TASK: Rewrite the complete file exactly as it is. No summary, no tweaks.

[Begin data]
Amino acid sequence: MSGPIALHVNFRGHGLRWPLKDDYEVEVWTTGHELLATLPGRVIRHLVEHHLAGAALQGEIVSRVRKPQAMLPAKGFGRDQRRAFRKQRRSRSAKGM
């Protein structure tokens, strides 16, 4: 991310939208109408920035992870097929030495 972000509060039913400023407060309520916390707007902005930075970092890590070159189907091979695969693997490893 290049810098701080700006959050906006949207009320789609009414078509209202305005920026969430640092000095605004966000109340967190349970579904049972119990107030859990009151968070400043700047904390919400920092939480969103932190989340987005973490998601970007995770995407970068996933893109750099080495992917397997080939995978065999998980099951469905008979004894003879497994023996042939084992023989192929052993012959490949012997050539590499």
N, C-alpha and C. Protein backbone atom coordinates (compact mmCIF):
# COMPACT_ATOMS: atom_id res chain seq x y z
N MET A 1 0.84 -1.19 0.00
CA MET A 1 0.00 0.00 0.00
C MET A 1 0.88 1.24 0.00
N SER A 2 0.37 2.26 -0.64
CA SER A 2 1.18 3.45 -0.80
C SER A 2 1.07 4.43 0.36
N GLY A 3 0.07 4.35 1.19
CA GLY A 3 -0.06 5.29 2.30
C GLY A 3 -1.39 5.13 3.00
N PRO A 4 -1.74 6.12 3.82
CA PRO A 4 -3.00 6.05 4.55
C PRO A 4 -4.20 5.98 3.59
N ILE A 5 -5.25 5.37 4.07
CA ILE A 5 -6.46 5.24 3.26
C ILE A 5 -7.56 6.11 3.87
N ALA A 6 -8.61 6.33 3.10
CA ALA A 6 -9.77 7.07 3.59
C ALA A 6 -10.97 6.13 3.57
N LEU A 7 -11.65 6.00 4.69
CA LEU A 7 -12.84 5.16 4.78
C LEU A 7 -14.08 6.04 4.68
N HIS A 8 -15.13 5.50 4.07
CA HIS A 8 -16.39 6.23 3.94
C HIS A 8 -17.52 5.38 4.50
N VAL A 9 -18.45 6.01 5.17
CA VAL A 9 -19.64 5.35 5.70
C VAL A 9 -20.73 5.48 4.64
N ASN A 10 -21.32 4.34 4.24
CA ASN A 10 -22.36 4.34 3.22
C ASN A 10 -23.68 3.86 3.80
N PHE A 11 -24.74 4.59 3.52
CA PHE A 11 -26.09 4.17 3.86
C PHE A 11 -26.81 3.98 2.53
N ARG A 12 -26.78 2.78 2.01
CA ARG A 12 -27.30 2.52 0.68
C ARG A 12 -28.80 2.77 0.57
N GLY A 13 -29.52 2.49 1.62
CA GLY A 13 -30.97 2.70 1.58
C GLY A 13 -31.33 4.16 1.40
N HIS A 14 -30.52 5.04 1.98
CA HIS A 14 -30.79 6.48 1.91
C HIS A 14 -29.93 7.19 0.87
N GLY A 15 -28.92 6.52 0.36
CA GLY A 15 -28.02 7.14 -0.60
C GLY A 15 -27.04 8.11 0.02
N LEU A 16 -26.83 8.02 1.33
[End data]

Amino acid sequence: MSGPIALHVNFRGHGLRWPLKDDYEVEVWTTGHELLATLPGRVIRHLVEHHLAGAALQGEIVSRVRKPQAMLPAKGFGRDQRRAFRKQRRSRSAKGM
């Protein structure tokens, strides 16, 4: 991310939208109408920035992870097929030495 972000509060039913400023407060309520916390707007902005930075970092890590070159189907091979695969693997490893 290049810098701080700006959050906006949207009320789609009414078509209202305005920026969430640092000095605004966000109340967190349970579904049972119990107030859990009151968070400043700047904390919400920092939480969103932190989340987005973490998601970007995770995407970068996933893109750099080495992917397997080939995978065999998980099951469905008979004894003879497994023996042939084992023989192929052993012959490949012997050539590499």
N, C-alpha and C. Protein backbone atom coordinates (compact mmCIF):
# COMPACT_ATOMS: atom_id res chain seq x y z
N MET A 1 0.84 -1.19 0.00
CA MET A 1 0.00 0.00 0.00
C MET A 1 0.88 1.24 0.00
N SER A 2 0.37 2.26 -0.64
CA SER A 2 1.18 3.45 -0.80
C SER A 2 1.07 4.43 0.36
N GLY A 3 0.07 4.35 1.19
CA GLY A 3 -0.06 5.29 2.30
C GLY A 3 -1.39 5.13 3.00
N PRO A 4 -1.74 6.12 3.82
CA PRO A 4 -3.00 6.05 4.55
C PRO A 4 -4.20 5.98 3.59
N ILE A 5 -5.25 5.37 4.07
CA ILE A 5 -6.46 5.24 3.26
C ILE A 5 -7.56 6.11 3.87
N ALA A 6 -8.61 6.33 3.10
CA ALA A 6 -9.77 7.07 3.59
C ALA A 6 -10.97 6.13 3.57
N LEU A 7 -11.65 6.00 4.69
CA LEU A 7 -12.84 5.16 4.78
C LEU A 7 -14.08 6.04 4.68
N HIS A 8 -15.13 5.50 4.07
CA HIS A 8 -16.39 6.23 3.94
C HIS A 8 -17.52 5.38 4.50
N VAL A 9 -18.45 6.01 5.17
CA VAL A 9 -19.64 5.35 5.70
C VAL A 9 -20.73 5.48 4.64
N ASN A 10 -21.32 4.34 4.24
CA ASN A 10 -22.36 4.34 3.22
C ASN A 10 -23.68 3.86 3.80
N PHE A 11 -24.74 4.59 3.52
CA PHE A 11 -26.09 4.17 3.86
C PHE A 11 -26.81 3.98 2.53
N ARG A 12 -26.78 2.78 2.01
CA ARG A 12 -27.30 2.52 0.68
C ARG A 12 -28.80 2.77 0.57
N GLY A 13 -29.52 2.49 1.62
CA GLY A 13 -30.97 2.70 1.58
C GLY A 13 -31.33 4.16 1.40
N HIS A 14 -30.52 5.04 1.98
CA HIS A 14 -30.79 6.48 1.91
C HIS A 14 -29.93 7.19 0.87
N GLY A 15 -28.92 6.52 0.36
CA GLY A 15 -28.02 7.14 -0.60
C GLY A 15 -27.04 8.11 0.02
N LEU A 16 -26.83 8.02 1.33